A New Technology to Treat Pediatric Urolithiasis: The Thulium Fiber Laser
Christopher Jaeger, MD, Bartley Cilento, MD, MPH, Caleb Nelson, MD, MPH, Michael Kurtz, MD, MPH.
Boston Children's Hospital, Boston, MA, USA.
BACKGROUND: The Holmium-YAG (Ho:YAG) laser system has been the gold standard for laser lithotripsy for several decades. The Thulium Fiber Laser (TFL) has emerged as an alternative laser lithotripsy technology in recent years with noted technical differences when compared to Ho:YAG resulting in faster stone ablation rates during in vitro studies. The Soltive™ Premium SuperPulsed Laser by Olympus was the first TFL product in the United States to receive regulatory approval in 2019 for treatment of urolithiasis and other soft tissues pathologies. Our center was the first free-standing children’s hospital in the United States to adopt TFL technology in September of 2020. In this video, we show how the TFL can be used to efficiently dust a large bladder stone burden of 2.7cm composed predominantly of brushite in a young pediatric patient. We aim to showcase the TFL technology in use on a pediatric patient for a technology previously only described in the adult Urology literature.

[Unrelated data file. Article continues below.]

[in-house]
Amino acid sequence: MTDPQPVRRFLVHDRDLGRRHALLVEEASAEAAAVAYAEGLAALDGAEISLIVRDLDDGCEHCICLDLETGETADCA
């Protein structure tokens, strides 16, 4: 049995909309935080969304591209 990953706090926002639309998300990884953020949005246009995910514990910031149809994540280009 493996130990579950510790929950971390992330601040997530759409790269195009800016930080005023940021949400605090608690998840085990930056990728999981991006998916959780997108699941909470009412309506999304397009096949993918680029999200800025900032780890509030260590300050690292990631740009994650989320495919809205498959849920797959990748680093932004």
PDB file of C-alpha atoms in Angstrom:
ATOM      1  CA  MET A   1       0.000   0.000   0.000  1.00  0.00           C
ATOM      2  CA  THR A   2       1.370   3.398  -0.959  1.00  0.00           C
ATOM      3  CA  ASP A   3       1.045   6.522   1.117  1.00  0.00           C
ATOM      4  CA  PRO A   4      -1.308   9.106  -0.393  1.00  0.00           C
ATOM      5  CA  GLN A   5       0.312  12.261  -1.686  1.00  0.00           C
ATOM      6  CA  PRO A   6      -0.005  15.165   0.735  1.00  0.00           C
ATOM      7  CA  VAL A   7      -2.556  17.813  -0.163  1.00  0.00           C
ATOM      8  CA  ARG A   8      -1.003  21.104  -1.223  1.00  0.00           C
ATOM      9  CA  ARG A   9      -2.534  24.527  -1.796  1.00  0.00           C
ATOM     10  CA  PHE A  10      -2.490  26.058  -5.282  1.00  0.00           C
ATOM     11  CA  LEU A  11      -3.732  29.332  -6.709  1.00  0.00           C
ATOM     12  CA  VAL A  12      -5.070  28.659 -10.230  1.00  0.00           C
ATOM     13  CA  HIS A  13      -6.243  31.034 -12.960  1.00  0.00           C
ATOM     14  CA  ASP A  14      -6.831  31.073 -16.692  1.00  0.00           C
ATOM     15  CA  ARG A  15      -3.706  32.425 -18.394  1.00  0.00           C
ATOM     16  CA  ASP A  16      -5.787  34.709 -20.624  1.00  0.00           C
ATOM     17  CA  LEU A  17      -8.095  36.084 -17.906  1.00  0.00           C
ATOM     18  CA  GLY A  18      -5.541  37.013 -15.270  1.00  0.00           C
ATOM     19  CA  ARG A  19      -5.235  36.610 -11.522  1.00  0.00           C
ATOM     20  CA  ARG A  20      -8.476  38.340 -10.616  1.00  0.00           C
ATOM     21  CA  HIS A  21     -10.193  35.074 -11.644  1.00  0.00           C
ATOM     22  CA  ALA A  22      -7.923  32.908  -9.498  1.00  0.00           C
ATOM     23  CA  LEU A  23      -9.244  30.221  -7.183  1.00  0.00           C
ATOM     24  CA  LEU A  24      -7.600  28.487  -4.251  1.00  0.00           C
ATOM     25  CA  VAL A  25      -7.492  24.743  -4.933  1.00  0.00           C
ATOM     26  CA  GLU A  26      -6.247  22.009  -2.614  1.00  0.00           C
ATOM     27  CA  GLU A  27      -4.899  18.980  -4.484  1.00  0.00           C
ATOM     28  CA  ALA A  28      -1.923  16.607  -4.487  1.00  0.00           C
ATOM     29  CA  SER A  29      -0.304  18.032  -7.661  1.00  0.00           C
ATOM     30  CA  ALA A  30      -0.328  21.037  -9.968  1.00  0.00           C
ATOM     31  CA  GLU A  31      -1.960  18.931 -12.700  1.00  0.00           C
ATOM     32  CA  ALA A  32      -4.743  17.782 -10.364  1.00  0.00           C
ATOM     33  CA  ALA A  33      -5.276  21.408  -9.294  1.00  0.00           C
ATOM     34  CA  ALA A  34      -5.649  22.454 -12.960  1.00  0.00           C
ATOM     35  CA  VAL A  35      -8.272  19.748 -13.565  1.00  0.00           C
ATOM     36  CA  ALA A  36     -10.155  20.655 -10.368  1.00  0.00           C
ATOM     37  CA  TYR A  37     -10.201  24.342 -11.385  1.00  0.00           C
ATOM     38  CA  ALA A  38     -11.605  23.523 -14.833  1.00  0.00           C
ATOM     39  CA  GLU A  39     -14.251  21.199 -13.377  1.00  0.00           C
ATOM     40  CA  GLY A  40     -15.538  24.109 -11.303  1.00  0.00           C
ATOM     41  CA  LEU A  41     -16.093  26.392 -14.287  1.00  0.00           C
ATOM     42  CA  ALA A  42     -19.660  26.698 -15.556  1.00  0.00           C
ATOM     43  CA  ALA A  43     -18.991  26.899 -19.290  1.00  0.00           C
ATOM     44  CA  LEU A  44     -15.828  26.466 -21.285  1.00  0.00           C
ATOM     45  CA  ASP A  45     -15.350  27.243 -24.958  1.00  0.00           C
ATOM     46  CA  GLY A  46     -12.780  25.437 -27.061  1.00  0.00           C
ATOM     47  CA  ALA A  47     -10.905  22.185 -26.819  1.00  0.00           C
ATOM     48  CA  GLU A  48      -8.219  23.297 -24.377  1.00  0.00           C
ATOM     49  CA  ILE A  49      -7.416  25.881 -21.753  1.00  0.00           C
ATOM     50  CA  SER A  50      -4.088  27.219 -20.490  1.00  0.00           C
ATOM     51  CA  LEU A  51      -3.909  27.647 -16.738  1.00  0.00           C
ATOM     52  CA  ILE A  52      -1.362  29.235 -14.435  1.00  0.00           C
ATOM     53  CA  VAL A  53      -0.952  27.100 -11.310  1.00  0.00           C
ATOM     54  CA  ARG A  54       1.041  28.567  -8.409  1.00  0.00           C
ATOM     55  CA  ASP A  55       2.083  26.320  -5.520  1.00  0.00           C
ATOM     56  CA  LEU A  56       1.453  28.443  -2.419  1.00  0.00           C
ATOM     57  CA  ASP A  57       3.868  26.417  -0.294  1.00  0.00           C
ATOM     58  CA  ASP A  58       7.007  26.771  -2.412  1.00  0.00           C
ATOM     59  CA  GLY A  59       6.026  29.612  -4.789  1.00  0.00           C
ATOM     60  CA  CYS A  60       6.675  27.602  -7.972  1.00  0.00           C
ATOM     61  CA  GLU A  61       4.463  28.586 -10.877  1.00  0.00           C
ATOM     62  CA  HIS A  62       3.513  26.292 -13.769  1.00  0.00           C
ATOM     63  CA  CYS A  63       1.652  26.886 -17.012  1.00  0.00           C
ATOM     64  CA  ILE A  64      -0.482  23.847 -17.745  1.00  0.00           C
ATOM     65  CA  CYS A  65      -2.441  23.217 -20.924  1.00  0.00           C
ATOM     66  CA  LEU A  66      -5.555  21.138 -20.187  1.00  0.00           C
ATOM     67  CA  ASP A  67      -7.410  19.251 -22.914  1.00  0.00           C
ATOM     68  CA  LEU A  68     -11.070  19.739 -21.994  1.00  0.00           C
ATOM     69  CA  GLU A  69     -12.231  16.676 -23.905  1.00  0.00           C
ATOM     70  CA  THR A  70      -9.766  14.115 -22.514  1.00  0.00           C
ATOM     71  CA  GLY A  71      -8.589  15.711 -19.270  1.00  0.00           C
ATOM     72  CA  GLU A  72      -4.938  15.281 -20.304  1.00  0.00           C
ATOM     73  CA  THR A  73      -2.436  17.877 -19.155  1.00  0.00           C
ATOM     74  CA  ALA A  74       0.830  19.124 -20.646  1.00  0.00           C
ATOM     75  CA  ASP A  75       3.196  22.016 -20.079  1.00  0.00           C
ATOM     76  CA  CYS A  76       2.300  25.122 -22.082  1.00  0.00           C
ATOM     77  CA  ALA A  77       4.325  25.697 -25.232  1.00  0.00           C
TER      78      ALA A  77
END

METHODS: The TFL system by Olympus can be used to dust or fragment stones of all types depending on surgeon preference. We commonly dust stones and tend to use settings of 0.05 J/ 400 Hz and 0.1 J/ 200 Hz for soft and hard stones, respectively. For the bladder stones seen in this case, we used a 200-micron fiber through a 9.5 fr Wolf cystoscope. Both bladder stones were dusted predominantly with the hard stone dusting setting. Remaining fragments were irrigated or basketed until visibly stone free.
RESULTS: Cystolithalopaxy with the TFL for the 2.7cm total stone burden in our case was successful and performed without complication. Notably, the majority of the stones were obliterated into very fine dust particles. The total energy used during the case by the laser system was 5.9 kJ encompassing 4 minutes and 59 seconds of laser time. The case duration was 1 hour and 8 minutes. The patient was discharged the same day without a foley catheter. The stone composition was 96% brushite.
CONCLUSIONS: TFL is a novel technology that is capable of efficiently dusting even hard stones such as brushite. Notably, there was minimal retropulsion experienced during the case. In our experience, TFL has the potential of being a more efficient and effective laser lithotripsy technology than Ho:YAG for treatment of pediatric urolithiasis.
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